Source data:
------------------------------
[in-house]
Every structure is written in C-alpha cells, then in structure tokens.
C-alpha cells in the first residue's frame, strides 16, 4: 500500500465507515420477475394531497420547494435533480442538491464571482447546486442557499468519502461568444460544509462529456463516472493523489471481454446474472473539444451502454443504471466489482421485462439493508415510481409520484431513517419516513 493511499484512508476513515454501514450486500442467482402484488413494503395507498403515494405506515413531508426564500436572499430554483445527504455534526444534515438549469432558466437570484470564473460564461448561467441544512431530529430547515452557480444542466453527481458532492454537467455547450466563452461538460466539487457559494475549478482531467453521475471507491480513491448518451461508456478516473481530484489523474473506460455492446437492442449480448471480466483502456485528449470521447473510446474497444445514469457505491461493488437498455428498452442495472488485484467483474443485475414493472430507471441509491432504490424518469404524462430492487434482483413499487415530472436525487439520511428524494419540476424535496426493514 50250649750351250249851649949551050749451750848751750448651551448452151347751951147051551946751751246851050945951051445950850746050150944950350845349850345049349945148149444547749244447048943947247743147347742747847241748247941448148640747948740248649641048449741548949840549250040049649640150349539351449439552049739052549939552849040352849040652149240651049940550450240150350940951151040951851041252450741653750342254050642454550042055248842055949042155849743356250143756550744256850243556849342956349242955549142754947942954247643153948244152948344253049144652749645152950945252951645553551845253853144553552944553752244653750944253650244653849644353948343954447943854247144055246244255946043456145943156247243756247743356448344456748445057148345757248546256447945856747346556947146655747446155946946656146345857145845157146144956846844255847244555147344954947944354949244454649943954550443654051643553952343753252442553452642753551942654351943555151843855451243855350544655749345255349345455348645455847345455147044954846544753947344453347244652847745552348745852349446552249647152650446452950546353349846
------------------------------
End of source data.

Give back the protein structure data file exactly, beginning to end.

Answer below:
[in-house]
Every structure is written in C-alpha cells, then in structure tokens.
C-alpha cells in the first residue's frame, strides 16, 4: 500500500465507515420477475394531497420547494435533480442538491464571482447546486442557499468519502461568444460544509462529456463516472493523489471481454446474472473539444451502454443504471466489482421485462439493508415510481409520484431513517419516513 493511499484512508476513515454501514450486500442467482402484488413494503395507498403515494405506515413531508426564500436572499430554483445527504455534526444534515438549469432558466437570484470564473460564461448561467441544512431530529430547515452557480444542466453527481458532492454537467455547450466563452461538460466539487457559494475549478482531467453521475471507491480513491448518451461508456478516473481530484489523474473506460455492446437492442449480448471480466483502456485528449470521447473510446474497444445514469457505491461493488437498455428498452442495472488485484467483474443485475414493472430507471441509491432504490424518469404524462430492487434482483413499487415530472436525487439520511428524494419540476424535496426493514 50250649750351250249851649949551050749451750848751750448651551448452151347751951147051551946751751246851050945951051445950850746050150944950350845349850345049349945148149444547749244447048943947247743147347742747847241748247941448148640747948740248649641048449741548949840549250040049649640150349539351449439552049739052549939552849040352849040652149240651049940550450240150350940951151040951851041252450741653750342254050642454550042055248842055949042155849743356250143756550744256850243556849342956349242955549142754947942954247643153948244152948344253049144652749645152950945252951645553551845253853144553552944553752244653750944253650244653849644353948343954447943854247144055246244255946043456145943156247243756247743356448344456748445057148345757248546256447945856747346556947146655747446155946946656146345857145845157146144956846844255847244555147344954947944354949244454649943954550443654051643553952343753252442553452642753551942654351943555151843855451243855350544655749345255349345455348645455847345455147044954846544753947344453347244652847745552348745852349446552249647152650446452950546353349846